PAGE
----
– A thrust should be made horizontally or downwards – never upwards.
– Try not to hit the upper half of a shield – the weapon might glance and hit your opponent’s face.
– The whole body below the neck is considered a valid target area – again, except for neck or throat, hands, joints, groin and feet, which are off-limits. An accidental hit at these areas will not count as a hit.
– The head is considered an invalid target area by default, but may be allowed as a valid target provided that:
* Your opponent’s helmet is designed in such a way, and the angle of your blow is carried out in such a way, that there is no risk that the blow glances off the helmet and hits neck, throat or face.
* Even if your opponent takes a step back or turns his head, you would still hit the head.
Rules for specific weapons
Two-handed cutting weapons
– Take specific care not to use too much force with these.
– Never use these weapons with force – it might severely injure your opponent.
– You are not allowed to use your axe to grapple clothing, armor or body. If your weapon gets tangled by accident, you must let go of it to avoid injury.
Taking a hit
Depending on what armor you wear, you have a different number of hit points. A soldier wearing only gauntlets and a helmet has only one point. If a fighter wears more armor, he will obtain more hit points. The exact amount of hit points will be notified later, but the maximum will range from 3-5 points.
A person equipped with the following will receive the maximum amount of hit points:
– Legs: Chainmail, splinted leg protection or plate legs.
– Body: Chainmail PLUS coat-of-plates.
– Arms: Chainmail.
– Head: Bascinet with aventail.
– Hands: Plate gauntlets with collar.
Even if you have additional armor compared to the above, you won’t get any bonus on your hit points.
Every hit you take spends one of your hit points. A hit by an arrow spends one point, although ricocheting arrows don’t.
If you withdraw from battle and are well out of harm’s way for 30 seconds (count to 60) all your hit points are restored.
If all your hit points are spent, you will “die” or get “mortally wounded”. We encourage you to act as if you were really dying. Screams and general theatrical behavior is a great plus and will be appreciated by everyone, your fellow fighters and audience alike!
If you “die” among other fighters, protect your head and lie on one side. Do not fall on anybody else’s upper body or head. If you have “died” or if you are “severely wounded”, you will remain on the battlefield until the battle is over, unless someone carries you off the field or you get a order to be ”alive” again.
If too few people in a unit “die”, the unit commander may order people to do so, to make the fight more realistic.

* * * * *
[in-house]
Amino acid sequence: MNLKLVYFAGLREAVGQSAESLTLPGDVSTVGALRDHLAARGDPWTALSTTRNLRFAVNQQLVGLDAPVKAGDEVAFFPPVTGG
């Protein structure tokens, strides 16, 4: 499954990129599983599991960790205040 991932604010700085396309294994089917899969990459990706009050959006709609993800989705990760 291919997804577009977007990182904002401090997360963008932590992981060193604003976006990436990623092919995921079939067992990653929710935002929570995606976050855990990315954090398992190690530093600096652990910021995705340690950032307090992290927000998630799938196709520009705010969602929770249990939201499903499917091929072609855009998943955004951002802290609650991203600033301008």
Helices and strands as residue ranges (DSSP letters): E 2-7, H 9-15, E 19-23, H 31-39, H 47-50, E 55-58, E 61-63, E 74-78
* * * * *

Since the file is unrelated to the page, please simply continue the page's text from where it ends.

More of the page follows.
Measures taken if injury should occur
– Make all fighting in the immediate vicinity of the injured person cease by shouting ”STOP/HOLD”.
– Make room.
– Perform first aid.
– Decide if you need to call a medic to your location, or if the wounded is fit to walk by himself to the nearest medic.
– If medics are needed, shout ”MEDIC”, and make sure that your unit commander is aware of what is happening.
– When the wounded is moved off the field, he must always be accompanied by a comrade. The unit commander must be informed about who is leaving, which type of injury has occurred, and whether the wounded is fit to walk.
– The overall battlefield commander must be notified as soon as possible.
Investigation following injury or incident
“Incident” means a situation that might have led to injury, but fortunately did not.
After the battle, there will be a follow-up on what happened. When someone is wounded, it is crucial that the person responsible is identified. The overall battlefield commander will appoint three people to perform the investigation.
These three will interview people who saw what happened, including of course the people directly involved.
The investigators will then present a written report. It must contain:
– Who was put in danger/wounded?
– Who was responsible?
– What happened?
– Why did it happen? I.e. was it an accident or did somebody act carelessly?
The overall battlefield commander will then decide the consequences, which may be any of the following:
– A warning.
– Battle practice with inspectors.
– The person responsible for the incident may not take part in any fighting for the rest of the event.
– The person responsible for the incident may never again take part in fighting among the groups following these rules.
/ Thomas Neijman, overall battlefield commander.